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    • scottvsaunders
    • By scottvsaunders 12th Jun 17, 9:22 PM
    • 6Posts
    • 3Thanks
    Am I really trapped in social housing?
    • #1
    • 12th Jun 17, 9:22 PM
    Am I really trapped in social housing? 12th Jun 17 at 9:22 PM

    I wanted to see if anyone could give me some advise as we seem to be in a bit of a grey area within the housing market.

    Basically we live in a Council property and are desperate to buy a new house, I have a full time job and have a very good job thanks to a lucrative commission structure and earn over 80K ever year. The issue we have is that my credit rating is pants thanks to defaults gained 4 years ago when times were not so good. These debts are now paid but still showing on my credit file and stopping me from getting a mortgage - even trying to do the "right to buy" is a dead duck again due to credit rating. We cant go for private renting as the leases are not long term and I have a large family meaning I am stuck in social housing.

    When the local council brings in loss of subsidised rents for high earners we will be paying alot more and have no where else to live.

    Am I missing something or is there really nothing we can do other than put up with it till the defaults start to drop off etc ?

Page 2
    • Mojisola
    • By Mojisola 13th Jun 17, 10:08 AM
    • 29,245 Posts
    • 74,707 Thanks
    live on the UK average salary of around 28k for the next 3 - 4 years

    the problem seems to be that you need to stop spending as your deposit is tiny compared to your salary
    Originally posted by BrassicWoman
    scottvsaunders - put a SOA up on the Debt-free Board and see if people can help you trim your spending.

    Every pound you don't spend can go straight into savings for a big deposit.
    • VintageHistorian
    • By VintageHistorian 13th Jun 17, 10:08 AM
    • 337 Posts
    • 2,169 Thanks
    Unless you have other savings that 15k deposit is more like 10k when you take in to account solicitors and surveyors fees and SDLT (unless you buy a property under the threshold, but if you need a "large" property then even buying up North may see you just edge in to the bracket) plus moving costs.

    When we applied for a DIP the mortgage advisor was very clear that we needed to either take a chunk out of our deposit or have a separate amount saved for these costs (we'd got separate savings).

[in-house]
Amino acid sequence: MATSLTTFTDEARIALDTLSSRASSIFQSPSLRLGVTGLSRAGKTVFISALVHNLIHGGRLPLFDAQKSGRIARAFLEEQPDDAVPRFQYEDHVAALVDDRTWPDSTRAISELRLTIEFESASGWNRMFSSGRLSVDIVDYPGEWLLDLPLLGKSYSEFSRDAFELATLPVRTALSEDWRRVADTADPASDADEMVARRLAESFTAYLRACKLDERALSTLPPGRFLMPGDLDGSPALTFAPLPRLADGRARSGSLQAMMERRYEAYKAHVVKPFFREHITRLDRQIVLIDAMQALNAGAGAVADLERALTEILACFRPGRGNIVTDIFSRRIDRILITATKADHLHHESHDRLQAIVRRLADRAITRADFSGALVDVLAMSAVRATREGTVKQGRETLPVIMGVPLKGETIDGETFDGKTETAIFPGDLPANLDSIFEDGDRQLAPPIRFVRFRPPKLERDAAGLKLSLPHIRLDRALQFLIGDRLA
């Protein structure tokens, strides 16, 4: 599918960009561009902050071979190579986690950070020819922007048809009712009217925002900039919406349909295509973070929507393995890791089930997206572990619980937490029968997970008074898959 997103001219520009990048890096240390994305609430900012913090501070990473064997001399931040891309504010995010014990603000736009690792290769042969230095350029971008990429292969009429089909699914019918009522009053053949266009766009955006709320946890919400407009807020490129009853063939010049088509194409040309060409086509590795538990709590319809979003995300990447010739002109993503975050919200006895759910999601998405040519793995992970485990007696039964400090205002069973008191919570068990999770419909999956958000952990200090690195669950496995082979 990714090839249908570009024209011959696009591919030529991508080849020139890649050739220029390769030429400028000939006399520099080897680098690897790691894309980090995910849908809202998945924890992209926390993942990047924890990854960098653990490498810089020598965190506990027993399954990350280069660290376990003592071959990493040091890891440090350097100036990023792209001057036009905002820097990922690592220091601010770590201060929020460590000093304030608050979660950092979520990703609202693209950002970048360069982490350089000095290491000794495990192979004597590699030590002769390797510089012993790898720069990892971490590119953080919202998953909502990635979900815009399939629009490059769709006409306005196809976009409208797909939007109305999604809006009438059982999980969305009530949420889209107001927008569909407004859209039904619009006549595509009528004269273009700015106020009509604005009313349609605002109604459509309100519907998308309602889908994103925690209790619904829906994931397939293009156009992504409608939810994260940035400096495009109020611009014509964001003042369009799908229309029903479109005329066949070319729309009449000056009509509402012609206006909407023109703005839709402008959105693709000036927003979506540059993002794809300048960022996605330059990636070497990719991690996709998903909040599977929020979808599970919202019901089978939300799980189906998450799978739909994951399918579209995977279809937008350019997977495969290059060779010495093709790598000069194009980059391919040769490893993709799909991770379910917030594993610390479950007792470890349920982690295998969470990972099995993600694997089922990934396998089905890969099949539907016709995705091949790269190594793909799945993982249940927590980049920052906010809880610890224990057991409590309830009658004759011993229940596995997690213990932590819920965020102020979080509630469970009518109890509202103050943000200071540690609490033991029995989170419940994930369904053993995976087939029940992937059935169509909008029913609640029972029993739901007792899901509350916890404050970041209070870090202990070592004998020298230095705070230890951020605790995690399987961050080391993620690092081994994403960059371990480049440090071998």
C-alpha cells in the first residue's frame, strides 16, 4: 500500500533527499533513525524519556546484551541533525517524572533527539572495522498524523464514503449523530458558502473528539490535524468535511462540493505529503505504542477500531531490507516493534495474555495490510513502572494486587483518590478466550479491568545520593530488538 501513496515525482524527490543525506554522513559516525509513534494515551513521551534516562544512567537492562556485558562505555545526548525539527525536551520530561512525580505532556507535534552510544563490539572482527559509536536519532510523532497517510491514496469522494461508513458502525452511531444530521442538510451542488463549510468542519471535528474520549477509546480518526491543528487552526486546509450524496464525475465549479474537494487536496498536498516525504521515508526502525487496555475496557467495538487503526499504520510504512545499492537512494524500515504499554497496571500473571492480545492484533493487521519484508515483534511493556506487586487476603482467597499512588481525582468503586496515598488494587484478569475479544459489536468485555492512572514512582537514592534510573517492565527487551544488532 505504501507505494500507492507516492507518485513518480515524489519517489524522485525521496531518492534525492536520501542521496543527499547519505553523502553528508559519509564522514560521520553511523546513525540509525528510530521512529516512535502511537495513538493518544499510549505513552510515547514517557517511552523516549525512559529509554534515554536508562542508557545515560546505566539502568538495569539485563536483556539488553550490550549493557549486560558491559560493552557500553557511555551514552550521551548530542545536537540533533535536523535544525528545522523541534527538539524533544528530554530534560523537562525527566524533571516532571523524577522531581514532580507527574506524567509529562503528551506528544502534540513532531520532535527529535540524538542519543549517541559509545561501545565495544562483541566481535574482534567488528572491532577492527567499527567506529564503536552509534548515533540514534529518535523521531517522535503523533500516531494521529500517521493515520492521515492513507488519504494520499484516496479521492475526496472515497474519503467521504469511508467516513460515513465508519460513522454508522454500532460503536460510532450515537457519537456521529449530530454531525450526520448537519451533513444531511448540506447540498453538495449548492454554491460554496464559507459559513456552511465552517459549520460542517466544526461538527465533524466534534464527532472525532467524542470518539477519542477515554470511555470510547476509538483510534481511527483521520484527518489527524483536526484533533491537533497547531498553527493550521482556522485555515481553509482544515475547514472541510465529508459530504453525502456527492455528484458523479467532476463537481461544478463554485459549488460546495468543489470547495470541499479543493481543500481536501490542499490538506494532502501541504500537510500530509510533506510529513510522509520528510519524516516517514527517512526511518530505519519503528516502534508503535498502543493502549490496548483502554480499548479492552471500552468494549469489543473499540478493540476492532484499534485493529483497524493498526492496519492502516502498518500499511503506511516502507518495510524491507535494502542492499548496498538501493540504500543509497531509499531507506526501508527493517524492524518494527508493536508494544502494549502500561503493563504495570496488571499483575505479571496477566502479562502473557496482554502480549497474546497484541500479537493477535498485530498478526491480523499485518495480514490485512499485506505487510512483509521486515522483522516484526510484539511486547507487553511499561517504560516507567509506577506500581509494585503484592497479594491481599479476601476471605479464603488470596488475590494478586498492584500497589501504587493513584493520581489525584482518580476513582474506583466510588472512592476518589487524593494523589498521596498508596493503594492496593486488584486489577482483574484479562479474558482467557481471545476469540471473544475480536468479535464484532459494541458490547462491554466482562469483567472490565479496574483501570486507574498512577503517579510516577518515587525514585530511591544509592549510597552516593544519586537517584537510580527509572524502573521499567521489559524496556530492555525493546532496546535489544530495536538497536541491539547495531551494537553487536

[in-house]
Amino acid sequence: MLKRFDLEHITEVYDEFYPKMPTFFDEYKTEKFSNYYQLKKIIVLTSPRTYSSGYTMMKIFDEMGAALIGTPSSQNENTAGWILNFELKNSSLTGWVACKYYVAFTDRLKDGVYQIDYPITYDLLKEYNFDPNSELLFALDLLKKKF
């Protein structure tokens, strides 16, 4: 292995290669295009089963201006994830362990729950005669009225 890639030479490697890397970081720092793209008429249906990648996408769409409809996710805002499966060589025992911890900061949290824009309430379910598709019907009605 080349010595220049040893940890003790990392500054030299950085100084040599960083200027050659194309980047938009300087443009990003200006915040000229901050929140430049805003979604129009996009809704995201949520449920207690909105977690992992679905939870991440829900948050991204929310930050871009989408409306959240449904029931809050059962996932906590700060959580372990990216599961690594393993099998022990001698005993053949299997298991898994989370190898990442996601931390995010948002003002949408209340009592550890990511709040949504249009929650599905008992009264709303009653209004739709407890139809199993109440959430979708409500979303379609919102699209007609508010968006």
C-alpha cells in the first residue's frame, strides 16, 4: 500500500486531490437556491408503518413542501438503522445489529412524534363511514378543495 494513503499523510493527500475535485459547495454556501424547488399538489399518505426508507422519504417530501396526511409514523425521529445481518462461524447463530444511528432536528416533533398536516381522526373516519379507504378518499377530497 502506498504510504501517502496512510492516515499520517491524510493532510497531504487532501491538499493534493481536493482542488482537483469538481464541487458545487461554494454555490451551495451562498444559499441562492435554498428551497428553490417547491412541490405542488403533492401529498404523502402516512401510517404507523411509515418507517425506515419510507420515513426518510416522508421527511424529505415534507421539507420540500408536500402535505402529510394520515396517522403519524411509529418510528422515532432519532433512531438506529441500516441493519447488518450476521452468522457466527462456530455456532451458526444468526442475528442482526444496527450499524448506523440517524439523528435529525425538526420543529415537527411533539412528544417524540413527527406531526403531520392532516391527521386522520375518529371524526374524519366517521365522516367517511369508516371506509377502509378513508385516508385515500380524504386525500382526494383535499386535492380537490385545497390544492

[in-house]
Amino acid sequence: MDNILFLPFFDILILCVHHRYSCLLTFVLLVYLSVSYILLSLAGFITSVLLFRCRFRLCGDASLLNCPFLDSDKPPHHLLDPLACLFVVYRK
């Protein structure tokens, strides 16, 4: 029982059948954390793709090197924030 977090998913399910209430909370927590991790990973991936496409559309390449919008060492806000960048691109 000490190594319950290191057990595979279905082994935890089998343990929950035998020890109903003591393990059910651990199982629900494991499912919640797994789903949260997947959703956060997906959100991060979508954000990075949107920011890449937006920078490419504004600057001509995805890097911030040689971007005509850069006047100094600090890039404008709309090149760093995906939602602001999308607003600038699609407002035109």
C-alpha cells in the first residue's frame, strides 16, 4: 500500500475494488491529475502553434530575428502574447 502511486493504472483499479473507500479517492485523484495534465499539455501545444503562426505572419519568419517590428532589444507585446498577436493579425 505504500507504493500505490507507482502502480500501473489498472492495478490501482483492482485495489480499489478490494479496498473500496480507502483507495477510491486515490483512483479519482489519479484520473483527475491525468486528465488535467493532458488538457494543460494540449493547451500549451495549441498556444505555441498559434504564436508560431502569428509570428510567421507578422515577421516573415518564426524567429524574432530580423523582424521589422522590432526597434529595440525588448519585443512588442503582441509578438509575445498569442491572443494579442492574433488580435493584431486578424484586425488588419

It sounds like you need to post an SOA on the Debt-Free Wannabe boards and get some advice on how to trim your outgoings so you can save more towards the deposit. Like the others on this thread have said, it's only two years until your credit rating will be significantly improved, and in that time you'll have built up a deposit, a separate costs account, and done some thorough research in to the house buying process and the areas you'd like to move to.
    "You won't bloom until you're planted" - Graffiti spotted in Newcastle.

    Always try to be nice, but never fail to be kind - Doctor Who

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    • NelliePie
    • By NelliePie 13th Jun 17, 4:21 PM
    • 152 Posts
    • 381 Thanks
    Honestly, Speak to L&C. they were wonderful and took the time to go though exactly what our situation was and what we were aiming for (and all of my million FTB questions!) I am in no way affiliated with L&C I just had a really good experience.
    When life gives you lemons, find the tequila!
    FTB June '17 - 144k. Feb '18 - 141K
    • leslieknope
    • By leslieknope 13th Jun 17, 5:21 PM
    • 315 Posts
    • 480 Thanks
    you could be saving a much bigger deposit.

    and be grateful you have social housing. a lot of people would love to be as 'trapped' as you.
    CCCC #33: 42/240
    DFW: 4355/4405
    • KiKi
    • By KiKi 13th Jun 17, 5:34 PM
    • 4,957 Posts
    • 8,043 Thanks
    Who are 'we'? I'm guessing you have a partner/spouse who will also be buying with you, what's their credit record like?
    I find it hard to believe that on a salary of 80k you're 'trapped' in social housing.
    You should be able to save a lot more than 15k for a deposit, you could save 40k a year and still live comfortably.
    Originally posted by fairy lights
    Whilst I agree 80k is a lot of money - and they could save easily on that salary - after tax and NI it's probably around 54k. Saving 40k a year is a huge stretch, esp with a large family. Maybe 20k.
    ' <-- See that? It's called an apostrophe. It does not mean "hey, look out, here comes an S".
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